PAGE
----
I was walking down Oakland Avenue in Elkhart, heading to the bus stop to take the Red Line back to Goshen when I heard a high-pitched twang. The ice cream truck (van, really) drove past, heading down the street perpendicular to mine. I thought about how nice it would be to eat an ice cream bar after my long day at interning at Church Community Services. I had never bought ice cream out of a van before--I had never been allowed because my parents said it was too expensive and that if I wanted ice cream, I could have it at home. But, the van was long gone and besides, I actually did have some ice cream at home that I could eat.
I turned right onto Harrison. Soon enough, I heard the van’s jingle again and saw it drive past weaving through yet another street perpendicular to mine. No, not today. I would get ice cream from a van another time. But then, the van pulled back onto Harrison and stopped a block away. A few children were running around, but only two made successful pleas to their parents and came running to the van window with wadded up bills in their hands. I came closer and closer to the van, feeling my self-restraint ebb away. The two small boys were already clutching their fruity popsicles and staring at me as I went to the window and asked for the Turtle Bar.
“Four dollars,” the woman said.
“Four dollars?” I repeated, trying unsuccessfully to change my tone mid-phrase from disbelief and resentment to one more clarifying and confirming. Damn. My parents were right. I could eat twice the ice cream at home for the same cost. As the woman handed me the ice cream bar, the two little kids gawked. They weren’t jealous of my ice cream--they had their own--they were shocked that an adult could be so misguided. I opened up the cardboard package and then the excess plastic wrapping. I took a bite of the bar, cracking the chocolate coating to reach the vanilla ice cream and the caramel covered pecans inside and didn’t feel too bad. It was so good--better than I expected. I knew I wouldn’t do it again, but just this once I would enjoy ice cream from a van.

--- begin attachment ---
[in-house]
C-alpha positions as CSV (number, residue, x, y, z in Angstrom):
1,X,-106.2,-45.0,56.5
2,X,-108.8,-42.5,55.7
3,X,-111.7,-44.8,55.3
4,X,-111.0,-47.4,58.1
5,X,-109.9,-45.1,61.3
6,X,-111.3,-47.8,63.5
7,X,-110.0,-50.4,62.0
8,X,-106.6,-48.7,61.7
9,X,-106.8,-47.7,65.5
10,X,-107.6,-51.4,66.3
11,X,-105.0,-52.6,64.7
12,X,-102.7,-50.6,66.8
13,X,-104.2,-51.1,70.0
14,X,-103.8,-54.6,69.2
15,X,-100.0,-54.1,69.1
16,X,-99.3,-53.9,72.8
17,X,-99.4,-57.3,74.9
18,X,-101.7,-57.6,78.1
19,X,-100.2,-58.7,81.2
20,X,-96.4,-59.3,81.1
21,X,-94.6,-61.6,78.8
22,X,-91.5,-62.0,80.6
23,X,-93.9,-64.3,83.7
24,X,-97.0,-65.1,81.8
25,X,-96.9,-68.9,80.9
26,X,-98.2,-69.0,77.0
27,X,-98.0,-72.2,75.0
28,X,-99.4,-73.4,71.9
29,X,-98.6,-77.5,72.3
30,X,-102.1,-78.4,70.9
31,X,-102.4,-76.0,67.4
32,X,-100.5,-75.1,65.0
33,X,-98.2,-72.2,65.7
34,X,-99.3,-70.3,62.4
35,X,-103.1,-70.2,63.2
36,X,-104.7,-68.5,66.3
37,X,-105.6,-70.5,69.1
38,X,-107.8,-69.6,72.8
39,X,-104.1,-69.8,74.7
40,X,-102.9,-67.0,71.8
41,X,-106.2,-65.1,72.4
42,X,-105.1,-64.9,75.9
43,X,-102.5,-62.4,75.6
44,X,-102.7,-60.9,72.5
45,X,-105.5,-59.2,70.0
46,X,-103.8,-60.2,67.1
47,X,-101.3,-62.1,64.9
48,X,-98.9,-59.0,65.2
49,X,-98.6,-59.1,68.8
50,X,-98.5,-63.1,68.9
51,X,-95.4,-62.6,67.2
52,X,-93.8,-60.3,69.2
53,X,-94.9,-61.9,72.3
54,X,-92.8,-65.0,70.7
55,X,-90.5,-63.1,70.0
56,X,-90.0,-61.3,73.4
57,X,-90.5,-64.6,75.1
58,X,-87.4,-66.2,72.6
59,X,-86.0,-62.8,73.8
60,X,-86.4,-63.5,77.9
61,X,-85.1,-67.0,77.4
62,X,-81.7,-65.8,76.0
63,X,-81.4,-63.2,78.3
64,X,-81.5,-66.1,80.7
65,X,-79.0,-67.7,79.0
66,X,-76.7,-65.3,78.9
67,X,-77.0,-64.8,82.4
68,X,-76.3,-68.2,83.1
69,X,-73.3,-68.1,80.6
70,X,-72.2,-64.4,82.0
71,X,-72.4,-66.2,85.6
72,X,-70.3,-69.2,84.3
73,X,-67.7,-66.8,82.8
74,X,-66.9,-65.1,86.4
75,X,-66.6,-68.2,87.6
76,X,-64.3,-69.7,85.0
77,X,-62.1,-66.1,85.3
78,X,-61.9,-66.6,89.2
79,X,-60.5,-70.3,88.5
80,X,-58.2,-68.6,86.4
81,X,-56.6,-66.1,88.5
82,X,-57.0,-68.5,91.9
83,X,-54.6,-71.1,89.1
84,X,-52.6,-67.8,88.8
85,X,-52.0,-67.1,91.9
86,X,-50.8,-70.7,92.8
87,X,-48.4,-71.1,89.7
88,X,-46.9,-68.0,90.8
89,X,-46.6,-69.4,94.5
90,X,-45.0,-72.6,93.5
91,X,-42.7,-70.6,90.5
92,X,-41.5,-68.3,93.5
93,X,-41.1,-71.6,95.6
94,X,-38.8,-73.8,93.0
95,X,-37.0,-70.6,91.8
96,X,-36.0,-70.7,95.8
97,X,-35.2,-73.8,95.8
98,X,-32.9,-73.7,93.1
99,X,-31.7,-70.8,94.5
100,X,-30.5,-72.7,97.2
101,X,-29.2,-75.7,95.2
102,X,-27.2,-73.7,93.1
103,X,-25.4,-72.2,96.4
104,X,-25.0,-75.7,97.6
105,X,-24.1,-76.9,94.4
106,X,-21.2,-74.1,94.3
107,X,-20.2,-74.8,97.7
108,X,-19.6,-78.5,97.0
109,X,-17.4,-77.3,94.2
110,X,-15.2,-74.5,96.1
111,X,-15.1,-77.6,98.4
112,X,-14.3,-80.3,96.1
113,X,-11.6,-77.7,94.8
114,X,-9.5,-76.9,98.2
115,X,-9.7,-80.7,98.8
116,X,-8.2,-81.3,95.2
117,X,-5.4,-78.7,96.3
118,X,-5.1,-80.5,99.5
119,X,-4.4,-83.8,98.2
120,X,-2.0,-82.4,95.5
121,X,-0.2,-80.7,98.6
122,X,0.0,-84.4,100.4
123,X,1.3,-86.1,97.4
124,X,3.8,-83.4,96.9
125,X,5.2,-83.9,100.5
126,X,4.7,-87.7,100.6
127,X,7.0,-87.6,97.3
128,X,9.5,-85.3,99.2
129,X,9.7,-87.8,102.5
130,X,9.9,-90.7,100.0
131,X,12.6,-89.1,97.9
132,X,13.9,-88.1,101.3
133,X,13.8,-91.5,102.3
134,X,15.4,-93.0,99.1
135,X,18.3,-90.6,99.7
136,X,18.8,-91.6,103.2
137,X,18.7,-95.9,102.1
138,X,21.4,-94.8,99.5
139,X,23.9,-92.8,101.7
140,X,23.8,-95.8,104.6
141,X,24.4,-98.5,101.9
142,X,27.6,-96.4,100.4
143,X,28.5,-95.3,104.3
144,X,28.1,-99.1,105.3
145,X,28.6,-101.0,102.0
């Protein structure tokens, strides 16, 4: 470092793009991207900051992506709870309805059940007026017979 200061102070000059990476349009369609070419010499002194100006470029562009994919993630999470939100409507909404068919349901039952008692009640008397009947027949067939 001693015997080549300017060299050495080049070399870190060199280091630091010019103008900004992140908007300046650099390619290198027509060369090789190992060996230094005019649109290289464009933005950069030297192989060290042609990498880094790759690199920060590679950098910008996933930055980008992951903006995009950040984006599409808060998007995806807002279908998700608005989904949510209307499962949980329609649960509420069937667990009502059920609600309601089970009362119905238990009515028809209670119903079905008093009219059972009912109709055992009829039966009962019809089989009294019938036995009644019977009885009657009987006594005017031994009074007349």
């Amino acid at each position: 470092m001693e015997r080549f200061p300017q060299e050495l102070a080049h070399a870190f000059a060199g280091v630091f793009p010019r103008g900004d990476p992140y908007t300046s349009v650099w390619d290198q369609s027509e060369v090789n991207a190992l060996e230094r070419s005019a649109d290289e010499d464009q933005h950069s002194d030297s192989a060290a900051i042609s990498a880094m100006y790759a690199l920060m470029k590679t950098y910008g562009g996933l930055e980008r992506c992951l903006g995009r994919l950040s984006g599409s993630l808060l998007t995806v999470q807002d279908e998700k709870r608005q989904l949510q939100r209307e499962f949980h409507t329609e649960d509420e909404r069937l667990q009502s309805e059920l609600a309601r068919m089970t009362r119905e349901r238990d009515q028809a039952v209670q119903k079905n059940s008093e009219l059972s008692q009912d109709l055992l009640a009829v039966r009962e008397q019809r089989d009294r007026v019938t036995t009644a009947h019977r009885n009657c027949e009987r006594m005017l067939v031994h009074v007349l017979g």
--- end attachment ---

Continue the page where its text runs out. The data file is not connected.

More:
I walked on with a little extra pep in my step. As I continued down Harrison, more kids were playing in their yards and on the street, each staring avidly at me while I bit my ice cream bar. One small boy on a bicycle rode right up to me and could not look away, mouth open in jealousy. Either that or because I had ice cream covering my face. I smiled sheepishly at him, mid-bite. Parents, too, who were sitting on their porches watching the children, stared openly at me. I past some men who were loading paint buckets into their paint store.
They stared, and the one man said, “Well that looks real good.”
“Oh, it is,” I responded.
I kept walking and finished my ice cream, once again blending in with everyone else, no longer the object of everyone’s attention. I sat alone at the bus stop while people walked by thinking that maybe my parents missed the point of ice cream vans.
When I got home, I went to the freezer and pulled out the gallon of ice cream, scooped a bowl and sat in my bed by myself, eating it.